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JUNE 27, 2017 — Good morning, everybody! Here's the latest from the world's markets, airports, and underwater marvels.

HOW MUCH IS THE GREAT BARRIER REEF WORTH? (Kyodo News)

You can't really put a price on the world's great natural marvels—or can you?

A report issued by the accounting firm Deloitte Access Economics has assigned an estimated monetary value to Australia's Great Barrier Reef, the 1,400-mile (2,300 km) stretch of coral that supports more than 1,700 different marine species and is currently the title holder for World's Largest Living Thing.

Altogether, the reef was found to be worth $42.5 billion (A$56 billion).  

The report, which was commissioned by the Great Barrier Reef Foundation, tallies the vast ecosystem's economic impact in the forms of tourist dollars spent and Australian jobs supported (over 64,000 of them, either directly or indirectly). But the final figure also attempts to account for the reef's cultural and environmental importance, both to Australia and the world.

Assigning a dollar figure to the Great Barrier Reef is a way of illustrating how devastating its loss would be—an urgent reminder in a time of widespread coral bleaching and climate change. According to a recent UNESCO study, all 29 of the planet's significant coral reef systems will be gone by the end of the century without dramatic reductions in greenhouse gas emissions.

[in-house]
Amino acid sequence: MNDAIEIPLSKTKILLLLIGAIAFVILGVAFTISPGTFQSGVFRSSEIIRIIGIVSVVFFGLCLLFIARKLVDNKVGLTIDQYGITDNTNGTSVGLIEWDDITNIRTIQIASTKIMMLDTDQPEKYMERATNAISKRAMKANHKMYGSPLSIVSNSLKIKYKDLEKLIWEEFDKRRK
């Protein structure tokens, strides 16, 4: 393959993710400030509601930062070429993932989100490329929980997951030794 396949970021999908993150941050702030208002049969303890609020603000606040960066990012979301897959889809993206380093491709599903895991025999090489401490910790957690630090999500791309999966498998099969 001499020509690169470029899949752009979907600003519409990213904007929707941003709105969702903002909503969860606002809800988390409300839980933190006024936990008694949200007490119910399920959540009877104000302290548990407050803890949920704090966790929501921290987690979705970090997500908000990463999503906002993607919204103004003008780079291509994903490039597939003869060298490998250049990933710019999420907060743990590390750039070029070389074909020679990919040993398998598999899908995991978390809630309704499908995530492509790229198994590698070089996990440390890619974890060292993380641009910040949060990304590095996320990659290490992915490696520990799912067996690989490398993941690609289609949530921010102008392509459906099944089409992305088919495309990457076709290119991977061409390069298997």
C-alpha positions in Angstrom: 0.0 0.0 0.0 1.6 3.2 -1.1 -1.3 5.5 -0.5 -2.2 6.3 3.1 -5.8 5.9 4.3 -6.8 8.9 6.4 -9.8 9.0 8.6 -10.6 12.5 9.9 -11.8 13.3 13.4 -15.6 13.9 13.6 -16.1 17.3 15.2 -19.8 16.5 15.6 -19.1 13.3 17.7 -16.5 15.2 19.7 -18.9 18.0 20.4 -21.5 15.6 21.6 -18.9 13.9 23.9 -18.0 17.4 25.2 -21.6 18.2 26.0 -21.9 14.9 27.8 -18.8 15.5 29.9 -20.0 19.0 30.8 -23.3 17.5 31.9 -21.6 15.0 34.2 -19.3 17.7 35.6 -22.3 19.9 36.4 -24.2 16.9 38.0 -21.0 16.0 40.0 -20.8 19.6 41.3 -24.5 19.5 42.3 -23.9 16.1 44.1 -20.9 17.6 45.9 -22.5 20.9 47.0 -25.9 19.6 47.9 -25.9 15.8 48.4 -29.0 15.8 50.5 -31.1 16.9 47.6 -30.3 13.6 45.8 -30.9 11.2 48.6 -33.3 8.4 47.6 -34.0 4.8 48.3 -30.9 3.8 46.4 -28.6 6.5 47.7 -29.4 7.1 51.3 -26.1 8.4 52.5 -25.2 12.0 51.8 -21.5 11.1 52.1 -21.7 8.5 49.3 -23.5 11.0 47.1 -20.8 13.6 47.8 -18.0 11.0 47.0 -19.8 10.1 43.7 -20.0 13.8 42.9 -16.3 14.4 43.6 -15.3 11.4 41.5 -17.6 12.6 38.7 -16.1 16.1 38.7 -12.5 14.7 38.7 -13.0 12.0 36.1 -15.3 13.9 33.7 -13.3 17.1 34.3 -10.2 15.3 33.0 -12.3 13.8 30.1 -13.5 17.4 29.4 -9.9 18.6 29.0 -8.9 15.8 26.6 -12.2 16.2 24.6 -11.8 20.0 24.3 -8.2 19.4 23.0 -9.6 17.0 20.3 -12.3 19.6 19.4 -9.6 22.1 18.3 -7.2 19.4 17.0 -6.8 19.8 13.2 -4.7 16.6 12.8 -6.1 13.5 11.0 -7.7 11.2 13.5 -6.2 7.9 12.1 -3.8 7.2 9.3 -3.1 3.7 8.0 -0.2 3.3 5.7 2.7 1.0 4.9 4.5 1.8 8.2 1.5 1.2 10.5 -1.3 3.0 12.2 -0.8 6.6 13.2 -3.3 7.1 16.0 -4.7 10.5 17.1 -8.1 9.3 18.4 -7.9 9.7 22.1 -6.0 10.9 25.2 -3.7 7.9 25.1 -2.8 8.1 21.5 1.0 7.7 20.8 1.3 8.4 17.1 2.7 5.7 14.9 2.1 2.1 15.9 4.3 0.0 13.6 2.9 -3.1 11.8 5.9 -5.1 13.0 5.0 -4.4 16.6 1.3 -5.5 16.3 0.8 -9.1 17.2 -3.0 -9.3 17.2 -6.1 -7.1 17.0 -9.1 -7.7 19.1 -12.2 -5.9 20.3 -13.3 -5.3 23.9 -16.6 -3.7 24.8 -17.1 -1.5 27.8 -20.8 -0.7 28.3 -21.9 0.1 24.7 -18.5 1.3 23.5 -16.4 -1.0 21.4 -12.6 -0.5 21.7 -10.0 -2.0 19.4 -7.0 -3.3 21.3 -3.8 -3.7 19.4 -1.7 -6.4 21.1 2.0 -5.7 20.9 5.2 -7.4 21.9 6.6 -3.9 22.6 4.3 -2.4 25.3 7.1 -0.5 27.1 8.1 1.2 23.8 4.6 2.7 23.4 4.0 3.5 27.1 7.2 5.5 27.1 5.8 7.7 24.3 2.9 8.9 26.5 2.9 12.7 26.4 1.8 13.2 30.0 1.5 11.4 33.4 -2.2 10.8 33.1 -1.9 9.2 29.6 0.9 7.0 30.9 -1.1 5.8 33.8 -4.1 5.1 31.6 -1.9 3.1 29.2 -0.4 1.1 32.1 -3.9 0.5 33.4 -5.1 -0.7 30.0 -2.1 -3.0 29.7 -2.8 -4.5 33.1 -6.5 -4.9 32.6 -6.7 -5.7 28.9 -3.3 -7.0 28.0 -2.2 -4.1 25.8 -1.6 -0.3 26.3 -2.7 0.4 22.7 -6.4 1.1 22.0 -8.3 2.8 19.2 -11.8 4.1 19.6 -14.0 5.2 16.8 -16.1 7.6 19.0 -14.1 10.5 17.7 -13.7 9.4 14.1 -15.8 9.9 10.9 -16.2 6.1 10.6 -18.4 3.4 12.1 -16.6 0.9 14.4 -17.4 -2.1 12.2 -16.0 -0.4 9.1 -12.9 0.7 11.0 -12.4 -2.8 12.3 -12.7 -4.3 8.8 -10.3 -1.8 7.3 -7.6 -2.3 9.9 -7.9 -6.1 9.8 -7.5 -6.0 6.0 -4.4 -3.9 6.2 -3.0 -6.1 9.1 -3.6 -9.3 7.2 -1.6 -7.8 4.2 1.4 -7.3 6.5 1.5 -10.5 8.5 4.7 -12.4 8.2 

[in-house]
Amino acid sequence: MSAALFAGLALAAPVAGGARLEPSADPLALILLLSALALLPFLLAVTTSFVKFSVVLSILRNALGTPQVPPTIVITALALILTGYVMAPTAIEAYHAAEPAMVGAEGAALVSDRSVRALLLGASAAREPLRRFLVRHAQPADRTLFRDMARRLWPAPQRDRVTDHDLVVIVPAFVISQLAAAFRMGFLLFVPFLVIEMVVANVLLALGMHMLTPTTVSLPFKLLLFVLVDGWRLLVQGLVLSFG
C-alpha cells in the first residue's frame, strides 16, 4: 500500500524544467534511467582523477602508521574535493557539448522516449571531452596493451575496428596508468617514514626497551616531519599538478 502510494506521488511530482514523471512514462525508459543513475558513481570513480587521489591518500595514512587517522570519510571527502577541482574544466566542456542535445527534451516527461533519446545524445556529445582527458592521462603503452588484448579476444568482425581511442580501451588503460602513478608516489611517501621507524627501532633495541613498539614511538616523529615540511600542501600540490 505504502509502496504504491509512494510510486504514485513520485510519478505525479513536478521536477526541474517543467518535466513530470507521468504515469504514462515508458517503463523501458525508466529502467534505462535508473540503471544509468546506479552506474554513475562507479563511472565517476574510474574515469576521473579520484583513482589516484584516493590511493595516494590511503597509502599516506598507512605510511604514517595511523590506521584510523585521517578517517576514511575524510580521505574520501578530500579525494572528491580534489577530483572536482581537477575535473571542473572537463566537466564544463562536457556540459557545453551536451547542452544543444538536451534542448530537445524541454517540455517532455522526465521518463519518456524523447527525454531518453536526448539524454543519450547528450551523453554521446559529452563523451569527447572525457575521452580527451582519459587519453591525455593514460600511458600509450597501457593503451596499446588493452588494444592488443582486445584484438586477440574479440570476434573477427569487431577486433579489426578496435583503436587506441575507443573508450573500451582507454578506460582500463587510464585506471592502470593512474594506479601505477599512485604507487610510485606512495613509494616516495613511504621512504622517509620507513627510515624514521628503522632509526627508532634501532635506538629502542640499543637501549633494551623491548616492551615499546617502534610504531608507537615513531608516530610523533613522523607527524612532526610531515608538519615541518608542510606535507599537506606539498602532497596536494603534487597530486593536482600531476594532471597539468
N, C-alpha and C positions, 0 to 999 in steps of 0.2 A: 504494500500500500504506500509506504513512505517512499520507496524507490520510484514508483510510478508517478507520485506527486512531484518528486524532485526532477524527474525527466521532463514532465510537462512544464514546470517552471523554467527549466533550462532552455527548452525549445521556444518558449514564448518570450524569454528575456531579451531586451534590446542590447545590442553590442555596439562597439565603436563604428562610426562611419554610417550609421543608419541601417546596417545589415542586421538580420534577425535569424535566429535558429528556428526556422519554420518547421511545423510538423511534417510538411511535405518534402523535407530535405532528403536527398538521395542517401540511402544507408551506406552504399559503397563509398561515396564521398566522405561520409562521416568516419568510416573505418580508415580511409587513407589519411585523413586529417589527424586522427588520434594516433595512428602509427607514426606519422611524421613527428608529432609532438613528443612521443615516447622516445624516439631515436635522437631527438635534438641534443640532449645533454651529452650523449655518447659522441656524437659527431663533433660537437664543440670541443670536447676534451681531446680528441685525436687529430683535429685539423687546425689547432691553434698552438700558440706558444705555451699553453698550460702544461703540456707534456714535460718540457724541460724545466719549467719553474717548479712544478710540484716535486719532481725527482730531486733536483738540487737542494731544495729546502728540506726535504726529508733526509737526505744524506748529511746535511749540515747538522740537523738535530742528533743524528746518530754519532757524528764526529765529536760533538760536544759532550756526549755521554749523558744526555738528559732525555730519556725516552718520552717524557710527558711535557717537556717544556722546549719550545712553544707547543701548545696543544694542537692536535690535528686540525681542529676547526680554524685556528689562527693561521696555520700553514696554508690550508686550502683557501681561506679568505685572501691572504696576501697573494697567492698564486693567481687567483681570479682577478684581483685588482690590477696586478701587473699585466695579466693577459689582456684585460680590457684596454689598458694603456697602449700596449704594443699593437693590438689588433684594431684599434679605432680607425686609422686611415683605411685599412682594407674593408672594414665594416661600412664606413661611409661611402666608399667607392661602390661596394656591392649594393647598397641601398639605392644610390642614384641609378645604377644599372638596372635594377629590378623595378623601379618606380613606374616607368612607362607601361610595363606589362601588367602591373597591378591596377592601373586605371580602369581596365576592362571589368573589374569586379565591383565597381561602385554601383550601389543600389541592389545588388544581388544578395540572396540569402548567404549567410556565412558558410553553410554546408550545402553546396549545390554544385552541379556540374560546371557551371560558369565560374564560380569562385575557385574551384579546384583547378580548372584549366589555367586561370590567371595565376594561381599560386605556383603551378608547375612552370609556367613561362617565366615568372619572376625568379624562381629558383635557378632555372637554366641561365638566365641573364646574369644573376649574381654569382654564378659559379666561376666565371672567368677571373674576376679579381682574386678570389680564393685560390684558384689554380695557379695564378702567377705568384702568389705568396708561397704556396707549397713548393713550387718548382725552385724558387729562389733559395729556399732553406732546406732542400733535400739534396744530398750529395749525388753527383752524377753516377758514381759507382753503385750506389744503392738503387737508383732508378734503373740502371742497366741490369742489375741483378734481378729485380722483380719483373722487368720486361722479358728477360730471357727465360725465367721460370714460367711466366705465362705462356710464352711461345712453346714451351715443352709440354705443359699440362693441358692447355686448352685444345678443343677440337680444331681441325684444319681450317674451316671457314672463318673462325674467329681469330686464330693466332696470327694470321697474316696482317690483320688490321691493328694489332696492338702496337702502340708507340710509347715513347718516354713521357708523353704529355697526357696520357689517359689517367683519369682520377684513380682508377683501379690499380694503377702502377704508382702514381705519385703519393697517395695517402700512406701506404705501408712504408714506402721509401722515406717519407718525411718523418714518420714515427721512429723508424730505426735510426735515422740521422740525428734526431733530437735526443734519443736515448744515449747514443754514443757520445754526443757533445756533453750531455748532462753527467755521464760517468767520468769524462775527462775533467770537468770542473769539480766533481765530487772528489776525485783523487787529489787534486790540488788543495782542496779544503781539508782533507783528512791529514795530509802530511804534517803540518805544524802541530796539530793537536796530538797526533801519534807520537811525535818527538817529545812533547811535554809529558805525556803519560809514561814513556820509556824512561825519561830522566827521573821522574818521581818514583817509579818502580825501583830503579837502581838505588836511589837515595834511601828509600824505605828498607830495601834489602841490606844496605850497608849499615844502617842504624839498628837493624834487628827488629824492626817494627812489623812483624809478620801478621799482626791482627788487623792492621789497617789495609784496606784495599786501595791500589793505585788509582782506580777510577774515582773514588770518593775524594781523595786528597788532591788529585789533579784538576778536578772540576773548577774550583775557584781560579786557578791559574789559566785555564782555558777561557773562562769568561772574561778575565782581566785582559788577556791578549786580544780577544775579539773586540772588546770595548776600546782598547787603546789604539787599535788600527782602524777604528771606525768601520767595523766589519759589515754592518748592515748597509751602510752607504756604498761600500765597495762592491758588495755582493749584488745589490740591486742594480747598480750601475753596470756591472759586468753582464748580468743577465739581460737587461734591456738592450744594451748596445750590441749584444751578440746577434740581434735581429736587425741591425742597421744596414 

As the Deloitte report puts it, the Great Barrier Reef is "too big to fail."  

And speaking of things having to do with the sea . . . 

TOKYO'S FAMOUS FISH MARKET COULD BECOME A FOOD THEME PARK (CNN)

A food theme park could soon occupy the site of the famous Tsukiji Fish Market in Tokyo. 

What's a food theme park? Beats us—and Japanese officials aren't providing many details either, saying only that the new attraction could be up and running within the next five years.

After more than eight decades in central Tokyo, the fish market—a major tourist attraction for its lively tuna auctions and eateries selling fresh seafood—is being relocated to Toyosu on the outskirts of the city.

That was supposed to happen in November, but the move was delayed when the soil and groundwater at the new site were found to contain toxic substances—which you don't really want around foodstuffs. 

Officials say the market will still end up in Toyosu some day soon, though they have not announced a target date.

Initial plans called for the original Tsukiji Fish Market to be closed and sold, but that idea has been dropped and replaced with the prospective theme-park project. 

Either way, one thing's for sure: The place won't be the same.

Finally, another food story . . . 

ITALIAN AIRPORT RELAXES LIQUID BAN—FOR PESTO ONLY (Huffington Post)

Each year, hundreds of jars of pesto are confiscated at airport security checkpoints in the Italian city of Genoa, where the sauce made from basil, pine nuts, cheese, and olive oil is a local specialty.

Apparently, the ban on flying with liquids of more than 3.4 ounces (100 ml) even applies to the most delicious liquids. 

Until now.

Thanks to the Genoa airport's new "pesto is good" program (that's "il pesto è buono" in Italian), passengers can now bring jars of pesto with them through security, in exchange for a small donation to Flying Angels, a charitable organization that arranges international flights for sick kids seeking treatment. 

You can only bring in one jar up to 500 grams (18 oz) in size or two jars up to 250 grams (9 oz) apiece. You must be flying directly from Genoa and the pesto has to be locally made.

Also, before you can proceed to your gate, your carry-on pesto will need to be separately x-rayed.

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